Released by CLASP (the Center for Law and Social Policy) and the Center for American Progress, the report is based on interviews with officials from 20 states and two tribal organizations.

Support from the States

The program has widespread local support, as a recent op-ed in the Salt Lake Tribune shows:

“Sometimes it can be easy to forget there are such pressing needs in Utah… Our business community, economy, and government regularly receive national recognition for their well-deserved successes,” writes Kirk L. Jowers, the University of Utah’s Director of the Hinckley Institute of Politics.  Continue Reading »

“Singing—much like rhyming—is a special form of language that improves children’s memory, and teaches them rhythm and melody. Brain research has shown that when children are sung to, both the left and right sides of their brains are activated, strengthening their neural connections. Singing can also teach children new vocabulary words.

“But children don’t get the same benefits from listening to a CD or musical video. According to Sally Goddard Blythe, director of the Institute for Neuro-Physiological Psychology, the benefits to brain development occurs best when a parent or caregiver sings directly to, and with, a young child.”

“Even Singing Off Key Can Bring a Smile to Children’s Faces,” a blog post on the website Too Small to Fail, March 11, 2015

(And parents, don’t just sing to your child, think about how they can participate in the song.)

Photo: Alessandra Hartkopf for Strategies for Children

Photo: Alessandra Hartkopf for Strategies for Children

Next month, join NAEYC (the National Association for the Education of Young Children) for its “Week of the Young Child 2015: Celebrating Our Youngest Learners,” from April 12th to the 18th, 2015.

First established in 1971, the purpose of this annual celebration is to “focus public attention on the needs of young children and their families” and “to recognize the early childhood programs and services that meet those needs.”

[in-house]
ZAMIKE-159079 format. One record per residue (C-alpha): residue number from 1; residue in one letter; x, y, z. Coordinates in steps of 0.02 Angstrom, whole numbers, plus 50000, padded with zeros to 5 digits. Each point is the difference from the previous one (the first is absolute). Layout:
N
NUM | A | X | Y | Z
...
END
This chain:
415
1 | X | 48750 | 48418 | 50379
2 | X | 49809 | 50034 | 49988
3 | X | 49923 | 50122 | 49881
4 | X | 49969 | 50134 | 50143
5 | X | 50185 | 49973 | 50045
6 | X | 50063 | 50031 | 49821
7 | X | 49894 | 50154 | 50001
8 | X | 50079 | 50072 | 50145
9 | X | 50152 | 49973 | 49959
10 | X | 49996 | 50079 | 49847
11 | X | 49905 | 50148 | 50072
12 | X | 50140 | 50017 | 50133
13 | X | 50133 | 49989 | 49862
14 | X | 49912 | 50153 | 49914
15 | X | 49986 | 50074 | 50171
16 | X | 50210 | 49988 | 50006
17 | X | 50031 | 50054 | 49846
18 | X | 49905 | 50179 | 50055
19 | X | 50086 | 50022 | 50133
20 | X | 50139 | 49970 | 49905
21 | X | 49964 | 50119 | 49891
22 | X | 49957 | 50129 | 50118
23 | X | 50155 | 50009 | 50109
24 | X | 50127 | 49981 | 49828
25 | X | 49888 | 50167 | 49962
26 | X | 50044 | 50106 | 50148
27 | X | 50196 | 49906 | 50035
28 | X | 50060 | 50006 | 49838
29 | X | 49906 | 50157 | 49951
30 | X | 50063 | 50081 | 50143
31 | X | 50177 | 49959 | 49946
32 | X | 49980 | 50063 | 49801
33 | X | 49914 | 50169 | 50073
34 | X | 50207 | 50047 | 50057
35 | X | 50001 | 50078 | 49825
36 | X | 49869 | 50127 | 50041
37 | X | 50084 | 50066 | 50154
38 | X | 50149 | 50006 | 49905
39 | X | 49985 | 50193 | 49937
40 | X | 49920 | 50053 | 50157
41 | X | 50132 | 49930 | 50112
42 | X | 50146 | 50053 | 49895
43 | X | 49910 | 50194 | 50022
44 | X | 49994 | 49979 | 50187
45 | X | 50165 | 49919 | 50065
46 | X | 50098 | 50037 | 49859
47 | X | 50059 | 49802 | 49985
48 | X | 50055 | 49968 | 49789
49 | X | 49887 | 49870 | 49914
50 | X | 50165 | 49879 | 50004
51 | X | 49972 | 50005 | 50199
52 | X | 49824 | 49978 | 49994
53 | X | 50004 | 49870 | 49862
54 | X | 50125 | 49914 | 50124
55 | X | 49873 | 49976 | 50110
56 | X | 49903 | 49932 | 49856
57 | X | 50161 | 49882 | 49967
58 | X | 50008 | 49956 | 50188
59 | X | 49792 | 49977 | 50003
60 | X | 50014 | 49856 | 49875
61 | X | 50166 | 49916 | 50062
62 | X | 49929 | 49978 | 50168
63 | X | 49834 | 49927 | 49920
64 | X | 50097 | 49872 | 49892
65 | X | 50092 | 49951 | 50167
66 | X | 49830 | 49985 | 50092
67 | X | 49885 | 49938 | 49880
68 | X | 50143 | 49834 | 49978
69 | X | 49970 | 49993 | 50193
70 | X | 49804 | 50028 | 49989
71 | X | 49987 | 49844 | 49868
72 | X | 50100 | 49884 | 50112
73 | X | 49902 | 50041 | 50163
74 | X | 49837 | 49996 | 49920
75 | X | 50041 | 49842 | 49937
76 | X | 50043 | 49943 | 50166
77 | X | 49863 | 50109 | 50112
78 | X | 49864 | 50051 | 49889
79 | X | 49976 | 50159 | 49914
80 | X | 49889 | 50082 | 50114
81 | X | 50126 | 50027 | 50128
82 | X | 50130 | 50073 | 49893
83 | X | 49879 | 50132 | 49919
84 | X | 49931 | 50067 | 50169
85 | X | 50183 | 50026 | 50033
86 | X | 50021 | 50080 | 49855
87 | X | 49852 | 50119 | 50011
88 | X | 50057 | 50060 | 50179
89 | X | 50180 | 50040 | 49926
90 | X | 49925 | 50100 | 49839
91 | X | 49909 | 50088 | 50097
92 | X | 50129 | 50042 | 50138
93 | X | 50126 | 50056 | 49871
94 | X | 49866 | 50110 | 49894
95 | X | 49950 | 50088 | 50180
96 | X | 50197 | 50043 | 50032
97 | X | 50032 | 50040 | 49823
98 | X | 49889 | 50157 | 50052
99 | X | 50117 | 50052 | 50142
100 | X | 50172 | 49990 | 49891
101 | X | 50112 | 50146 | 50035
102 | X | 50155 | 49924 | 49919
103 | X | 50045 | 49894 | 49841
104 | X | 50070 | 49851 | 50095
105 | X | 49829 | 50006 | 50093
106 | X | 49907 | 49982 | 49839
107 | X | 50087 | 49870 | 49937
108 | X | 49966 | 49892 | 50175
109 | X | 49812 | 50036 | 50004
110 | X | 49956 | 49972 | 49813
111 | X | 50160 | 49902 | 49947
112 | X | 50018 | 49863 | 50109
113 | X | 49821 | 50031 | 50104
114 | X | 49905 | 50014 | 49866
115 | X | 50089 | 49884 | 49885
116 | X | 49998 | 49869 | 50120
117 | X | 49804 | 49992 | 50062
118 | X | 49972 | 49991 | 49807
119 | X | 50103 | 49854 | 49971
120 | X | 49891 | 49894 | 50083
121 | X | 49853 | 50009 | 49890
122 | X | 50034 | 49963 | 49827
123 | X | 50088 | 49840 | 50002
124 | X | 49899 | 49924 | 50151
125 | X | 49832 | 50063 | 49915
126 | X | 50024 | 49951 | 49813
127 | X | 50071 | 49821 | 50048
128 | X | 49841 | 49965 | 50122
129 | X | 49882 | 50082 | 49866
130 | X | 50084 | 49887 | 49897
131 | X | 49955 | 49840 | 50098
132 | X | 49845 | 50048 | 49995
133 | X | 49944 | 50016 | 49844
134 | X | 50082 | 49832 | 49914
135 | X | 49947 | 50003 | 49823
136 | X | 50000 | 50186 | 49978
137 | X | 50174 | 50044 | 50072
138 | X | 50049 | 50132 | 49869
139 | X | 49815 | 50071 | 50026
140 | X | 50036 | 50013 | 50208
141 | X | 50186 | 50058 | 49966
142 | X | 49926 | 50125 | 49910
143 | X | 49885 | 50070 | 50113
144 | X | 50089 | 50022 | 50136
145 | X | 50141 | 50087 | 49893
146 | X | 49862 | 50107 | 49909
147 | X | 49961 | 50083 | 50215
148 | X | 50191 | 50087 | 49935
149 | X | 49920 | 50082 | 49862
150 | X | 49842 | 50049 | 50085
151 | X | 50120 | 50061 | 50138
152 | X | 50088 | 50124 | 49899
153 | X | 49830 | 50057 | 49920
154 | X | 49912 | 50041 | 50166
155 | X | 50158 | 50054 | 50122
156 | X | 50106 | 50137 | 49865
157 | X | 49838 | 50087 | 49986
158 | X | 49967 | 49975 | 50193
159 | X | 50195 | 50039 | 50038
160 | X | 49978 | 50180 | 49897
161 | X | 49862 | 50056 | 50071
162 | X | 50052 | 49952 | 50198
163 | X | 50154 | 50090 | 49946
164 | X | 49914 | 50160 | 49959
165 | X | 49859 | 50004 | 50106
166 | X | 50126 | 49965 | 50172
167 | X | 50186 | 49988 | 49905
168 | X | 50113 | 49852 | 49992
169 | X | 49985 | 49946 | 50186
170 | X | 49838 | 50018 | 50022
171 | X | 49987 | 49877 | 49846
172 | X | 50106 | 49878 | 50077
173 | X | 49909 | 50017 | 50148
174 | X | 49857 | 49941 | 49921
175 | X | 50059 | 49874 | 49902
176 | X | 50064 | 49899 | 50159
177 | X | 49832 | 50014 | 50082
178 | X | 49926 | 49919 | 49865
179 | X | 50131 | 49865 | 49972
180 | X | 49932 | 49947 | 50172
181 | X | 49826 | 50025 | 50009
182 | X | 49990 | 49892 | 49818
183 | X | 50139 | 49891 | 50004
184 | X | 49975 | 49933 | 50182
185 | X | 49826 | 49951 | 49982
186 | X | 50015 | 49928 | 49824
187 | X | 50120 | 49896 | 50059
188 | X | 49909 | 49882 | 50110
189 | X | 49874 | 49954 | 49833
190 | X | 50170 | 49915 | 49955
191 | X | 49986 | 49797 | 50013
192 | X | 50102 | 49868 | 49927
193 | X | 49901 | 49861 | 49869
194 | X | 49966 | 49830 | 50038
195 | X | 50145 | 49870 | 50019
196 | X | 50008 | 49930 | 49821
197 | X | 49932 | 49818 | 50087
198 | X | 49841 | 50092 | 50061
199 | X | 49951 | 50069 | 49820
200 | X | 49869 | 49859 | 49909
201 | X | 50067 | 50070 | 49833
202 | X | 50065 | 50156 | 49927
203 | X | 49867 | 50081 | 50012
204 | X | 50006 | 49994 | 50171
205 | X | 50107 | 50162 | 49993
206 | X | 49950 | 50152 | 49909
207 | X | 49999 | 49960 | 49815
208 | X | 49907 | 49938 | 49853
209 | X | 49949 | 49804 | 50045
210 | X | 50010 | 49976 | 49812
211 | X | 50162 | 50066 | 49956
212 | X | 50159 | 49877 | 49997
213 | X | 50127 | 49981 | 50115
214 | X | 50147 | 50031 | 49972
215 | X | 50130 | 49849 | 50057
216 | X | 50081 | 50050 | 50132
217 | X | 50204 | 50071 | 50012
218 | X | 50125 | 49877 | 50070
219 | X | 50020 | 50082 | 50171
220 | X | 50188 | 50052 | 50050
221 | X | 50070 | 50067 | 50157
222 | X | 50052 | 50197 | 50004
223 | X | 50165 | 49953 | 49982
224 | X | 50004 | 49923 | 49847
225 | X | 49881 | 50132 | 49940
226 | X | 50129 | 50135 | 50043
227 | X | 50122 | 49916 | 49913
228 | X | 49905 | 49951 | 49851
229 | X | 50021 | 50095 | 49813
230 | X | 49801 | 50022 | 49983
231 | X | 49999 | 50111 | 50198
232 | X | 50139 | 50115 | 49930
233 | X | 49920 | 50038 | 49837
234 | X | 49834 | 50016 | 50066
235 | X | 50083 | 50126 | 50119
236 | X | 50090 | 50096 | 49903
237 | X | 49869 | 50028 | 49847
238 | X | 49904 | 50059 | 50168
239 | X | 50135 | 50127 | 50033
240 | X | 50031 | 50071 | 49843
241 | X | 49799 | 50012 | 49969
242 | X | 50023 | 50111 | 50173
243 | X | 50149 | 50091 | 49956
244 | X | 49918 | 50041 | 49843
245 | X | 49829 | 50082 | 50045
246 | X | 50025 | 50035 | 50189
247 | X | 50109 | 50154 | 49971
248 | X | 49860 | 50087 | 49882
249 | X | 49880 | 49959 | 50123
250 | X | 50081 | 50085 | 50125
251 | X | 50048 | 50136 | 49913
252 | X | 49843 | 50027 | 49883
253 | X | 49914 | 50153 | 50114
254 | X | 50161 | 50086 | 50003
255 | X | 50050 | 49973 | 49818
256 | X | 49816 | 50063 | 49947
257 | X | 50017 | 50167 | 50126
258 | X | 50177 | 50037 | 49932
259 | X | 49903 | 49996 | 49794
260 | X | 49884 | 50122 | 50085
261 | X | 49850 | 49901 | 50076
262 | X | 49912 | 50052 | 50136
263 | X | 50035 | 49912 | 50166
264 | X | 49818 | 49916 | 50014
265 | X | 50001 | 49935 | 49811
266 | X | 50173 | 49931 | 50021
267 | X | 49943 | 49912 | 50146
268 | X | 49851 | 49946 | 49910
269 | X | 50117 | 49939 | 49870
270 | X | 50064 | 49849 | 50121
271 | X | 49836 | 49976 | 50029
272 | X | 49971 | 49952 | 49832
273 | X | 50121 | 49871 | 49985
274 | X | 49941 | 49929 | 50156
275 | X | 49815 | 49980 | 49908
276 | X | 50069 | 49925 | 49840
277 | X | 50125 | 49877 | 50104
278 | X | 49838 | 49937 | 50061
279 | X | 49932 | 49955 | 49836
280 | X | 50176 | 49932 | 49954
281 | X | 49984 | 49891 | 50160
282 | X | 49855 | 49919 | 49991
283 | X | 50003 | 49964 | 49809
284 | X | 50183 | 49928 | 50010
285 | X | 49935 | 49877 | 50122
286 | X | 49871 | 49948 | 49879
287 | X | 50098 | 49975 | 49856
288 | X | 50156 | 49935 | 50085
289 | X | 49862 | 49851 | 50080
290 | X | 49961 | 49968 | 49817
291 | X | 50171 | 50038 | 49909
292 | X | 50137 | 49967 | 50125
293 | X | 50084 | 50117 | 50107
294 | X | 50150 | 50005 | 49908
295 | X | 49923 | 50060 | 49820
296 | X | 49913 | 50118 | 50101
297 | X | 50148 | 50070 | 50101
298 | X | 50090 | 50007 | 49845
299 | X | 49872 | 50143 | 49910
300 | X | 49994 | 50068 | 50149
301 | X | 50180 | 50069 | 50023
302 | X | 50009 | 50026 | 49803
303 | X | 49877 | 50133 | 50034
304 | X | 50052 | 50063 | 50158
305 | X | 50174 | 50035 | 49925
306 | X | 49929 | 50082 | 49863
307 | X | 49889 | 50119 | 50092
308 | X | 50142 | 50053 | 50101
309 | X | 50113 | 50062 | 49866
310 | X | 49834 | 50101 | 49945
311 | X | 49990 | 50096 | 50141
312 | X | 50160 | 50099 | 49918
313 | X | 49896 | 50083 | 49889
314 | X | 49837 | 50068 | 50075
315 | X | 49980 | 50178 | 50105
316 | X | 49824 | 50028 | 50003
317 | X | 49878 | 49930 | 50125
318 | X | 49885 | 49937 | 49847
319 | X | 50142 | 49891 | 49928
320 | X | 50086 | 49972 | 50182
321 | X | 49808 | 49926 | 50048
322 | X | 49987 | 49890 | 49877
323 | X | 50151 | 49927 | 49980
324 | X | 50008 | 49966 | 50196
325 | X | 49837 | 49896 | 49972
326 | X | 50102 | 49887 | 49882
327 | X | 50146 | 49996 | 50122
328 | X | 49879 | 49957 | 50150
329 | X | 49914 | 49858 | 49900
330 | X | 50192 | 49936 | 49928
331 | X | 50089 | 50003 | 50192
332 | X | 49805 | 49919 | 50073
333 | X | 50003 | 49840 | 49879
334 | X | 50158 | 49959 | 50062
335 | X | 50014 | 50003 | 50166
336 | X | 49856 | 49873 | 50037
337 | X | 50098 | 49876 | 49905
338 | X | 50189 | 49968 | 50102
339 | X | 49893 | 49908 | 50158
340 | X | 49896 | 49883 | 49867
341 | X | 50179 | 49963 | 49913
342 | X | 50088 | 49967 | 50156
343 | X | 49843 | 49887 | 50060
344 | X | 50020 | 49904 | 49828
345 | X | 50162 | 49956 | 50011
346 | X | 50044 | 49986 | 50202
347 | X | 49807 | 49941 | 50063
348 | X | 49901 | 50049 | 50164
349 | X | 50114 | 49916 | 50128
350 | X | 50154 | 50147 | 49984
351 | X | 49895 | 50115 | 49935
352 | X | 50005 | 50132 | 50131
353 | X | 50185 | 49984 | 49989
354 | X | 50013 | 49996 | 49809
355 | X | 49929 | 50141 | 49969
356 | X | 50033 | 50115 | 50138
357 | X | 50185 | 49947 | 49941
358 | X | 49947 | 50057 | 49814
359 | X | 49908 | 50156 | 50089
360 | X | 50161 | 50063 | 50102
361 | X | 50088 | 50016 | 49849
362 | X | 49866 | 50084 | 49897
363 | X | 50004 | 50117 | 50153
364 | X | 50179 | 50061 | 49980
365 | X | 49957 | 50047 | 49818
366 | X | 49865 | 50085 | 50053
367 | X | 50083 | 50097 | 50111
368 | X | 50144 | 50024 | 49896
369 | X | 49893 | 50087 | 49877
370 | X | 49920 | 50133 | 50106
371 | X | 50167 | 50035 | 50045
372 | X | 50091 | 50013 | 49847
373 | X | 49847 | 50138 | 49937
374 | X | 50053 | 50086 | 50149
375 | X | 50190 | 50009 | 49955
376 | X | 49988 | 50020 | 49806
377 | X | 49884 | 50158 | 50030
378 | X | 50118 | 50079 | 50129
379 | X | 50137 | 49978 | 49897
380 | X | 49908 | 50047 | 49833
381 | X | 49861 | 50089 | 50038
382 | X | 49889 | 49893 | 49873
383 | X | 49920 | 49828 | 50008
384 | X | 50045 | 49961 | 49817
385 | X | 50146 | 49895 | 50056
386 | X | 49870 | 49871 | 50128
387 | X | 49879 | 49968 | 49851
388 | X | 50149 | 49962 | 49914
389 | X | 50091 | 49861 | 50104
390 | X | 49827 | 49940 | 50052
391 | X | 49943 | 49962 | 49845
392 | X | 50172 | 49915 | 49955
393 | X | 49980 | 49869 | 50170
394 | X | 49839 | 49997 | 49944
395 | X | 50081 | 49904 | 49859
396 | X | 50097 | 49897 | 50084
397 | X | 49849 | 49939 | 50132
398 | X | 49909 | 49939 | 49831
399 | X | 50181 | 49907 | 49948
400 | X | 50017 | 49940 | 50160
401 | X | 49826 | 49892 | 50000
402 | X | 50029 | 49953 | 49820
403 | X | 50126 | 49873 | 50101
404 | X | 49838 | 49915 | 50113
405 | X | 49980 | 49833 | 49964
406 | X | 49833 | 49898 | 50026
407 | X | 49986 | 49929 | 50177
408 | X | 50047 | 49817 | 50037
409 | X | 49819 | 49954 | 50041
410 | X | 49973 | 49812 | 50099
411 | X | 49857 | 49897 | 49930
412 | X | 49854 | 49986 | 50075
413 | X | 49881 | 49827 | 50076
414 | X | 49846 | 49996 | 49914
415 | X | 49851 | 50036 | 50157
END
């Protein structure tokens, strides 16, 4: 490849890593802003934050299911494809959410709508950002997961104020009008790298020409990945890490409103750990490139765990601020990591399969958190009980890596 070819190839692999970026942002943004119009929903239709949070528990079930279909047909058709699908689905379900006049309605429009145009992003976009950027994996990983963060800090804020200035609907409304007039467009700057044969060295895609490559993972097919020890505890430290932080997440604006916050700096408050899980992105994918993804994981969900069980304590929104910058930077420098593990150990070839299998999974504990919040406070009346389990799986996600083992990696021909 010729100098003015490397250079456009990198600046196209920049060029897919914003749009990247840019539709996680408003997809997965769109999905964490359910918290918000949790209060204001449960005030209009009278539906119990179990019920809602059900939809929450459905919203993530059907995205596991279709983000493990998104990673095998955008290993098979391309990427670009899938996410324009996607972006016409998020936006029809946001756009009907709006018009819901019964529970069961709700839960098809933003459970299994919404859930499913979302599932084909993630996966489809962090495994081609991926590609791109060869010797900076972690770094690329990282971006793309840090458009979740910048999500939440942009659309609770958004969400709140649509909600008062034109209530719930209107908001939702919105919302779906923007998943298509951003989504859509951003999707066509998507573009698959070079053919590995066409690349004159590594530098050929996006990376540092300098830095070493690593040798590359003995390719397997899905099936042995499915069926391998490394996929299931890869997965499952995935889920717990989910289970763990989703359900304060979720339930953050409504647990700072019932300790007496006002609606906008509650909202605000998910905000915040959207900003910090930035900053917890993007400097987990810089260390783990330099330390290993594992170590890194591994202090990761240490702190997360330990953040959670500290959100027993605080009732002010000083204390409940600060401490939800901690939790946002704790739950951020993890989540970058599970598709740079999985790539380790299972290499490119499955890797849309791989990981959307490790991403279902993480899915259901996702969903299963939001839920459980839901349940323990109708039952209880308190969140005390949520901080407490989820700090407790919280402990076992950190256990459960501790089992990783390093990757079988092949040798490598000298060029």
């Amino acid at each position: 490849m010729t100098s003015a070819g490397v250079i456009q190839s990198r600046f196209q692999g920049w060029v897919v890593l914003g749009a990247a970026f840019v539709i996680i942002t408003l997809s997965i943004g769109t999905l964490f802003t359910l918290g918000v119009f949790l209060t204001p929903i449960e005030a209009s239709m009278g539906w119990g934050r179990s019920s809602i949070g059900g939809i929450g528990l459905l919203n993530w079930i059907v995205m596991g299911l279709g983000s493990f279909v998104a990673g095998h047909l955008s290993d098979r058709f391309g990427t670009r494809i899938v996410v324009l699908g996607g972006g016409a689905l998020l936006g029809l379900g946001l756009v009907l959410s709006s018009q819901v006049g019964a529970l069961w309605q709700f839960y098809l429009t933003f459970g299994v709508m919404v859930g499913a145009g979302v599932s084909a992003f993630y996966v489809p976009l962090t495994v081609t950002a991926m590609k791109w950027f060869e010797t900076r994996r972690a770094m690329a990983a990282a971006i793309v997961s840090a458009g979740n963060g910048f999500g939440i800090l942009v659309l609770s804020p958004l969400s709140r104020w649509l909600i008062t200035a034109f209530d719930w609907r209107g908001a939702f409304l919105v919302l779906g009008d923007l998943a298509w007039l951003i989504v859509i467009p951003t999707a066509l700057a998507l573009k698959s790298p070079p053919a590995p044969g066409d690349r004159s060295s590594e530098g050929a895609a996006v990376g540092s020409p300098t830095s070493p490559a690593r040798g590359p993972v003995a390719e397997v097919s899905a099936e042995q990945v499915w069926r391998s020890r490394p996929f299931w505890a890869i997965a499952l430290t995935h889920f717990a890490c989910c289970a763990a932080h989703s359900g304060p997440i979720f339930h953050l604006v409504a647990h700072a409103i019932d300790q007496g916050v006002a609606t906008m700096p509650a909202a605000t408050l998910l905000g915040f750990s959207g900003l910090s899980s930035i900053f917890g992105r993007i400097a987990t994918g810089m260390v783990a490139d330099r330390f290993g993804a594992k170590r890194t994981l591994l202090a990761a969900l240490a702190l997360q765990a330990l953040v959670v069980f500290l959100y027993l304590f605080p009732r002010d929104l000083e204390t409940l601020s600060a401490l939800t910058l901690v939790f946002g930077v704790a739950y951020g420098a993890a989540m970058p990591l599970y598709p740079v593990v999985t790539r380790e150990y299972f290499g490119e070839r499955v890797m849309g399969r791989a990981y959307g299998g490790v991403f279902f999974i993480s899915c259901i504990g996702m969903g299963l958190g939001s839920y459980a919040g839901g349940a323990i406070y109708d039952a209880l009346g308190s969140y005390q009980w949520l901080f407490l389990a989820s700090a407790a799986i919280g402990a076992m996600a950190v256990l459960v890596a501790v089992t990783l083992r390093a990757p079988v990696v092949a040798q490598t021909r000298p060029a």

Each day of the Week of the Young Child (WOYC) has a different theme:

Music Monday highlights the educational power of songs by inviting children and families to sing along with “Thingamajig,” a tune sung by Lucky Diaz and the Family Jam Band.

Taco Tuesday emphasizes the fun of cooking healthy meals together for good nutrition and to show how cooking can be used to connect math, literacy, and science skills.  Continue Reading »

 

Seattle is starting a universal preschool program — and getting implementation advice from Boston.

As the city explains on its website, “On November 4, 2014, Seattle voters approved Proposition 1B (Ordinance 124509), which will fund the four-year demonstration phase of the Seattle Preschool Program, and build toward serving 2,000 children in 100 classrooms by 2018.”

We blogged about it here.

Fourteen classes are expected to start in the fall.

Last year, “a high-level delegation from Seattle, including the mayor, school board members, a representative from the Bill and Melinda Gates Foundation, and City Council President Tim Burgess, toured the Boston system,” NPR reported.

“‘They’ve done an amazing job here,’ Burgess said. ‘We want to replicate that in Seattle.’”

This year, “Jason Sachs, the Director of Early Childhood Education with Boston Public Schools, gave a presentation to Seattle City Council’s education committee,” according to public radio station KPLU, which adds: “the City is getting a lot of advice from Boston. That city, which is home to world renowned universities, is also considered a national leader in early childhood education since it launched its preschool program in 2005.”  Continue Reading »